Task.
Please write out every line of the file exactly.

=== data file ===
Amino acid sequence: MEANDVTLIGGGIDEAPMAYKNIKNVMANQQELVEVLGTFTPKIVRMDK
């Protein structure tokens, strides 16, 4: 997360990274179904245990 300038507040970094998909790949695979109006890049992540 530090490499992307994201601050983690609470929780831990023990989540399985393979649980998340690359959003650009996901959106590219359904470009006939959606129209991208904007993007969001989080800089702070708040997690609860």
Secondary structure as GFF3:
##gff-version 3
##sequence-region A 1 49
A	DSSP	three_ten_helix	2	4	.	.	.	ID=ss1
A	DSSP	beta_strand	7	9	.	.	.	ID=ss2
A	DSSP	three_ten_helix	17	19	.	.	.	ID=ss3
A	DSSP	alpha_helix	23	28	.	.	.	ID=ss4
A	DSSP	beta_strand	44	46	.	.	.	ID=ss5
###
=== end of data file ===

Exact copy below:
Amino acid sequence: MEANDVTLIGGGIDEAPMAYKNIKNVMANQQELVEVLGTFTPKIVRMDK
């Protein structure tokens, strides 16, 4: 997360990274179904245990 300038507040970094998909790949695979109006890049992540 530090490499992307994201601050983690609470929780831990023990989540399985393979649980998340690359959003650009996901959106590219359904470009006939959606129209991208904007993007969001989080800089702070708040997690609860």
Secondary structure as GFF3:
##gff-version 3
##sequence-region A 1 49
A	DSSP	three_ten_helix	2	4	.	.	.	ID=ss1
A	DSSP	beta_strand	7	9	.	.	.	ID=ss2
A	DSSP	three_ten_helix	17	19	.	.	.	ID=ss3
A	DSSP	alpha_helix	23	28	.	.	.	ID=ss4
A	DSSP	beta_strand	44	46	.	.	.	ID=ss5
###